Former Vallejo manufactured gas plant

Project Overview: PG&E is beginning the remediation (clean up) of a former manufactured gas plant (MGP) that operated near Curtola Parkway and Sonoma Boulevard. This work will address the contamination of soil and groundwater from historic gas making activities and will be conducted with the approval and oversight of the California Department of Toxic Substances Control (DTSC) and the City of Vallejo. This green approach will protect long-term public health and the environment while minimizing impacts to the local community and supporting future site redevelopment.


Former Vallejo manufactured gas plant in the 1920s


To minimize community impact and allow for greater flexibility for construction teams, the site has been divided into two areas, the 26-acre main site located to the south of Curtola Parkway and two privately owned properties located to the north of Curtola Parkway. The work will be conducted in two phases with work on the smaller privately owned parcel beginning in July 2021 and ending in December 2021. Work at the main 26-acre site will begin in the summer of 2021 and last approximately three years.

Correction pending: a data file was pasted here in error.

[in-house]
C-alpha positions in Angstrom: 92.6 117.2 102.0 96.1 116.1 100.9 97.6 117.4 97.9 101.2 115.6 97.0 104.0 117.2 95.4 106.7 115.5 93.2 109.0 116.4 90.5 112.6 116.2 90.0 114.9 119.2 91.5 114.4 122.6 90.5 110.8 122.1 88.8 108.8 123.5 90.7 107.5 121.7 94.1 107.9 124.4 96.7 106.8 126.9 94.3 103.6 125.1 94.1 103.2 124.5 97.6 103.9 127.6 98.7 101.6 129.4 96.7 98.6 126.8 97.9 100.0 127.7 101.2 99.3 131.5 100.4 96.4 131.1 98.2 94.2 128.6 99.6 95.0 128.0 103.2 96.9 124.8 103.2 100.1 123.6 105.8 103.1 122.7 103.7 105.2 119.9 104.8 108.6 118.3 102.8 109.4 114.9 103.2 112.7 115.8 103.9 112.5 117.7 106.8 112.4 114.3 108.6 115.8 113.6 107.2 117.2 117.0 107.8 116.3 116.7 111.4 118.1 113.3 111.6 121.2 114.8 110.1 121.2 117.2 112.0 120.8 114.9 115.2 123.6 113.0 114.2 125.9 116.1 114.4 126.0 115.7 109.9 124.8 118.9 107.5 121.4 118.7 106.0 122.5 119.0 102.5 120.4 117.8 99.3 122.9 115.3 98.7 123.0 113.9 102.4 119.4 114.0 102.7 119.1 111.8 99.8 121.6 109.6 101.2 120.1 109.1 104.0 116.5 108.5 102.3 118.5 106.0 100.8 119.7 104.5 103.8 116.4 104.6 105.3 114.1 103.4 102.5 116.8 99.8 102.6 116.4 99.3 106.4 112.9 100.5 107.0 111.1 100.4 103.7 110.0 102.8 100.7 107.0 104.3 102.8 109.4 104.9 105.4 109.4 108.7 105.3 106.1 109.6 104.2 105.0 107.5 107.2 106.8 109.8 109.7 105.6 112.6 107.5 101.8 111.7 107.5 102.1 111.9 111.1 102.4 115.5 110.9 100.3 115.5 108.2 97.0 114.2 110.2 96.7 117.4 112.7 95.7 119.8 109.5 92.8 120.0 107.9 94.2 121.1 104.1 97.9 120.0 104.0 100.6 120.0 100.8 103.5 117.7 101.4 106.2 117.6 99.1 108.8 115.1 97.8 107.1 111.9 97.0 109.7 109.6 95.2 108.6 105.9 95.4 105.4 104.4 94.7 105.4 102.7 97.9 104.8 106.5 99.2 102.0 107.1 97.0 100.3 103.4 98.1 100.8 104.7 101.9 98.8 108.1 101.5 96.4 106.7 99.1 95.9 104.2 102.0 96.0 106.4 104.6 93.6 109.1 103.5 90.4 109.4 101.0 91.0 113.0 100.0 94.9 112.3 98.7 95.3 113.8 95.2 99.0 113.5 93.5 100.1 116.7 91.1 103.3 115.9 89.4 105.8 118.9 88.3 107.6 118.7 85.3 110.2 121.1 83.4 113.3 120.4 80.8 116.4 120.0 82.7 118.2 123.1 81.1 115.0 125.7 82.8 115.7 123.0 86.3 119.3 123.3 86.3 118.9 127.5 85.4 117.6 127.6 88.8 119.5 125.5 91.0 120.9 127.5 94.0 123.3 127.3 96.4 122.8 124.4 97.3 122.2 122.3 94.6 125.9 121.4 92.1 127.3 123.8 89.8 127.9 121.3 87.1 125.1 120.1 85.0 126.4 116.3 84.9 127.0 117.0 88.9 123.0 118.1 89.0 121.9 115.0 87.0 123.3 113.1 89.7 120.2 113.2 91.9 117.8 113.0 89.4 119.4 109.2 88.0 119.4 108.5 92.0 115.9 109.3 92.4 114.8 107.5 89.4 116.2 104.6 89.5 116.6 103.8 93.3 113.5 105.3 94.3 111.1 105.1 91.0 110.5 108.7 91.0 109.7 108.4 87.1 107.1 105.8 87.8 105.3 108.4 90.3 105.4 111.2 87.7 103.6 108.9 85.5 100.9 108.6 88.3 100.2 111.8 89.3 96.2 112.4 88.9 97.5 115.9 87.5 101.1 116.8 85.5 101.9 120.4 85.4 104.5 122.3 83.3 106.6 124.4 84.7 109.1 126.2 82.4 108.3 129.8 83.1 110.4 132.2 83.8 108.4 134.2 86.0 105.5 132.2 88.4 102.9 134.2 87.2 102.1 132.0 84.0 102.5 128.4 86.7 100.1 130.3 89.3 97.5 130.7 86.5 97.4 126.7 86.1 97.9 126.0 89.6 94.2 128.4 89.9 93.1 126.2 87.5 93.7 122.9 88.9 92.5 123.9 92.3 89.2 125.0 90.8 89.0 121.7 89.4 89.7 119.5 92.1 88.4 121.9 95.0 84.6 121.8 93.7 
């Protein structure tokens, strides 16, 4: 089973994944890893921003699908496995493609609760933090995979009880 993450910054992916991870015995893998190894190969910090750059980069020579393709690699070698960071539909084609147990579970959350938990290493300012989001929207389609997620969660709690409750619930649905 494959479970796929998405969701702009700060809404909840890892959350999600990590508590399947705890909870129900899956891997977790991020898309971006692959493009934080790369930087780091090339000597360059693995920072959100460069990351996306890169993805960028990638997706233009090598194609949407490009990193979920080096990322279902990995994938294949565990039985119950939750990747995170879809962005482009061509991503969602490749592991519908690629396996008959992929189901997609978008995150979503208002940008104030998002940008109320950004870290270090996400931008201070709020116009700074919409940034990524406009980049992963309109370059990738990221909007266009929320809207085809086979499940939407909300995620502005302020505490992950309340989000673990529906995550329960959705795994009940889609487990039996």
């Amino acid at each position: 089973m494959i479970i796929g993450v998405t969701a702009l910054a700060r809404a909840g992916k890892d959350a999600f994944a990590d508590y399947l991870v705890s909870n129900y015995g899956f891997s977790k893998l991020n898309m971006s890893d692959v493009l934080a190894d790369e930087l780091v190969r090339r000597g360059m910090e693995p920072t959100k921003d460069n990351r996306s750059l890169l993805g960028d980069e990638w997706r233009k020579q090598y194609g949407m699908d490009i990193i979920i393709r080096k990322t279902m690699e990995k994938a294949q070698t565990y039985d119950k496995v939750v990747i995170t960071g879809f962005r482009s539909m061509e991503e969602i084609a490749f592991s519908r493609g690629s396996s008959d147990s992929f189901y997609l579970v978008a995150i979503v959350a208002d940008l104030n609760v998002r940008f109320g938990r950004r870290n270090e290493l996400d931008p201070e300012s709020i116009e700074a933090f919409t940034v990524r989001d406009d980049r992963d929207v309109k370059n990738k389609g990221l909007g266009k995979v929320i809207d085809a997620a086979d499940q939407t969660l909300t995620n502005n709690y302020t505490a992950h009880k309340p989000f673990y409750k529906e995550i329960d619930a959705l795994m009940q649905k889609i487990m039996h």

Work on both sites includes a combination of excavation and off-site disposal of shallow soil that was impacted by historic gas-making activities and adding a cement mixture to solidify impacts to deeper soil in place. Excavated areas will be backfilled with clean, imported fill and work areas will be restored.



Public Safety and Outreach: Safety is of utmost importance to PG&E. Work is conducted in accordance with a DTSC-approved health and safety plan that includes proven best practices for air and vibration monitoring, dust management and truck traffic control, as well as safety measures to reduce the risks of COVID-19. PG&E will continue to keep the community informed about the project through fact sheets, work notices and other outreach, as appropriate.

Site History: The former MGP operated from the late 1800s to 1930 and provided a constant source of energy for the Vallejo community’s lighting, heating and cooking needs prior to the arrival of natural gas. Some byproducts of the gas making process were left buried on-site as the plant was dismantled – a common practice before environmental regulations – and PG&E is cleaning up the property in accordance with today’s standards.


Site overview about gas making operations